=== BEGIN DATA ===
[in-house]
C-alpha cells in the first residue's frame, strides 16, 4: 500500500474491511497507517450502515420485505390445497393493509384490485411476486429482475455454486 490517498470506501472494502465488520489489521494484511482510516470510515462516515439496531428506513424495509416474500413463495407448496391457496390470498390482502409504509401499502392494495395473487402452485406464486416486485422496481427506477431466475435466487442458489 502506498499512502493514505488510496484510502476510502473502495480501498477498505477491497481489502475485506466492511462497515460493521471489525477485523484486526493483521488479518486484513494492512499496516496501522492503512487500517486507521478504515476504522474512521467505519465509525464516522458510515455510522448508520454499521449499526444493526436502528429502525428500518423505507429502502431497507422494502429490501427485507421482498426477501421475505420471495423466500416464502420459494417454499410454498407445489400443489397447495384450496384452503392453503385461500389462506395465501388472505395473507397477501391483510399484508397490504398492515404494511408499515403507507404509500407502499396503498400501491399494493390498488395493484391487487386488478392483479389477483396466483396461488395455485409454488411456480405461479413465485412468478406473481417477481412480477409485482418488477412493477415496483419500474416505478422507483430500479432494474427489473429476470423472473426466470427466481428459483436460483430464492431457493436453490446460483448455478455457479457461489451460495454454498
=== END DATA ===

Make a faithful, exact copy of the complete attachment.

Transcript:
[in-house]
C-alpha cells in the first residue's frame, strides 16, 4: 500500500474491511497507517450502515420485505390445497393493509384490485411476486429482475455454486 490517498470506501472494502465488520489489521494484511482510516470510515462516515439496531428506513424495509416474500413463495407448496391457496390470498390482502409504509401499502392494495395473487402452485406464486416486485422496481427506477431466475435466487442458489 502506498499512502493514505488510496484510502476510502473502495480501498477498505477491497481489502475485506466492511462497515460493521471489525477485523484486526493483521488479518486484513494492512499496516496501522492503512487500517486507521478504515476504522474512521467505519465509525464516522458510515455510522448508520454499521449499526444493526436502528429502525428500518423505507429502502431497507422494502429490501427485507421482498426477501421475505420471495423466500416464502420459494417454499410454498407445489400443489397447495384450496384452503392453503385461500389462506395465501388472505395473507397477501391483510399484508397490504398492515404494511408499515403507507404509500407502499396503498400501491399494493390498488395493484391487487386488478392483479389477483396466483396461488395455485409454488411456480405461479413465485412468478406473481417477481412480477409485482418488477412493477415496483419500474416505478422507483430500479432494474427489473429476470423472473426466470427466481428459483436460483430464492431457493436453490446460483448455478455457479457461489451460495454454498